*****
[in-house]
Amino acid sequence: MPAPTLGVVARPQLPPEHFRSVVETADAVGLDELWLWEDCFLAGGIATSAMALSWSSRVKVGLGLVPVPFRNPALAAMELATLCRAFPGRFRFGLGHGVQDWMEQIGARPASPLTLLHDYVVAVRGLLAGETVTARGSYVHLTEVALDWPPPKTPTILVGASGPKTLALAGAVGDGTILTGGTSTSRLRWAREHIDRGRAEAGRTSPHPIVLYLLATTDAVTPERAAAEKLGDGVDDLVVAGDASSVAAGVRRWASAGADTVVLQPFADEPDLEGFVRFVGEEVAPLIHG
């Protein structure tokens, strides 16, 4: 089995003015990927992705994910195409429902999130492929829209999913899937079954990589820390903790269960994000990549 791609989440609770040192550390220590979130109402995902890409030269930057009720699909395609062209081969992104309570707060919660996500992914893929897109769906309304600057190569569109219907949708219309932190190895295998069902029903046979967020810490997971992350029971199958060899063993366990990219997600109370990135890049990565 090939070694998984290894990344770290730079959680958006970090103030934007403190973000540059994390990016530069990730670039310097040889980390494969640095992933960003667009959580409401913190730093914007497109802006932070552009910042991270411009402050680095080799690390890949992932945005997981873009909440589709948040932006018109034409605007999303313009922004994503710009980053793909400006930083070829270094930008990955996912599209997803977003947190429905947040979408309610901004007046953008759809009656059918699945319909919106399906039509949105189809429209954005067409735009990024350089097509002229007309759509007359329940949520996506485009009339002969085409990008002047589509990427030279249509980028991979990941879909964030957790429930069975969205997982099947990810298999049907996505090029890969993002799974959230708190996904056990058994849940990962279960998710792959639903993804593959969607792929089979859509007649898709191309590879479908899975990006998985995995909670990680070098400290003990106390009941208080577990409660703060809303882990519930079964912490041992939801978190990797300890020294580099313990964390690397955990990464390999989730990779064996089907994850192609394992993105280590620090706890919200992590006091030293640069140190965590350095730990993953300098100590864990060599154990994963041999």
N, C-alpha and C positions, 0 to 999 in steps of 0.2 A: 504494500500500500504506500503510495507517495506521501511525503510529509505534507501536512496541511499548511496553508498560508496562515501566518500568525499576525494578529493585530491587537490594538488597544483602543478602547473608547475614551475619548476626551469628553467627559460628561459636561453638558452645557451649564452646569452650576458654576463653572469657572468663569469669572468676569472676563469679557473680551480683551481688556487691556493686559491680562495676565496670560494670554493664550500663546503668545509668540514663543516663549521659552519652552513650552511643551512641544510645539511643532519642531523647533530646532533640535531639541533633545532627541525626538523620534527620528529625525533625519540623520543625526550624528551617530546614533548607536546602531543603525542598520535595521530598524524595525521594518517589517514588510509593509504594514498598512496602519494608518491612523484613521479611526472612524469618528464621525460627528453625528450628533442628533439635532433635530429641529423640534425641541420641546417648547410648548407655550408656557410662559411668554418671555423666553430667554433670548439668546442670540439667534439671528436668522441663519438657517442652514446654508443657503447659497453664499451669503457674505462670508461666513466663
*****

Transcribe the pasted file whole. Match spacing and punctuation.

[in-house]
Amino acid sequence: MPAPTLGVVARPQLPPEHFRSVVETADAVGLDELWLWEDCFLAGGIATSAMALSWSSRVKVGLGLVPVPFRNPALAAMELATLCRAFPGRFRFGLGHGVQDWMEQIGARPASPLTLLHDYVVAVRGLLAGETVTARGSYVHLTEVALDWPPPKTPTILVGASGPKTLALAGAVGDGTILTGGTSTSRLRWAREHIDRGRAEAGRTSPHPIVLYLLATTDAVTPERAAAEKLGDGVDDLVVAGDASSVAAGVRRWASAGADTVVLQPFADEPDLEGFVRFVGEEVAPLIHG
């Protein structure tokens, strides 16, 4: 089995003015990927992705994910195409429902999130492929829209999913899937079954990589820390903790269960994000990549 791609989440609770040192550390220590979130109402995902890409030269930057009720699909395609062209081969992104309570707060919660996500992914893929897109769906309304600057190569569109219907949708219309932190190895295998069902029903046979967020810490997971992350029971199958060899063993366990990219997600109370990135890049990565 090939070694998984290894990344770290730079959680958006970090103030934007403190973000540059994390990016530069990730670039310097040889980390494969640095992933960003667009959580409401913190730093914007497109802006932070552009910042991270411009402050680095080799690390890949992932945005997981873009909440589709948040932006018109034409605007999303313009922004994503710009980053793909400006930083070829270094930008990955996912599209997803977003947190429905947040979408309610901004007046953008759809009656059918699945319909919106399906039509949105189809429209954005067409735009990024350089097509002229007309759509007359329940949520996506485009009339002969085409990008002047589509990427030279249509980028991979990941879909964030957790429930069975969205997982099947990810298999049907996505090029890969993002799974959230708190996904056990058994849940990962279960998710792959639903993804593959969607792929089979859509007649898709191309590879479908899975990006998985995995909670990680070098400290003990106390009941208080577990409660703060809303882990519930079964912490041992939801978190990797300890020294580099313990964390690397955990990464390999989730990779064996089907994850192609394992993105280590620090706890919200992590006091030293640069140190965590350095730990993953300098100590864990060599154990994963041999």
N, C-alpha and C positions, 0 to 999 in steps of 0.2 A: 504494500500500500504506500503510495507517495506521501511525503510529509505534507501536512496541511499548511496553508498560508496562515501566518500568525499576525494578529493585530491587537490594538488597544483602543478602547473608547475614551475619548476626551469628553467627559460628561459636561453638558452645557451649564452646569452650576458654576463653572469657572468663569469669572468676569472676563469679557473680551480683551481688556487691556493686559491680562495676565496670560494670554493664550500663546503668545509668540514663543516663549521659552519652552513650552511643551512641544510645539511643532519642531523647533530646532533640535531639541533633545532627541525626538523620534527620528529625525533625519540623520543625526550624528551617530546614533548607536546602531543603525542598520535595521530598524524595525521594518517589517514588510509593509504594514498598512496602519494608518491612523484613521479611526472612524469618528464621525460627528453625528450628533442628533439635532433635530429641529423640534425641541420641546417648547410648548407655550408656557410662559411668554418671555423666553430667554433670548439668546442670540439667534439671528436668522441663519438657517442652514446654508443657503447659497453664499451669503457674505462670508461666513466663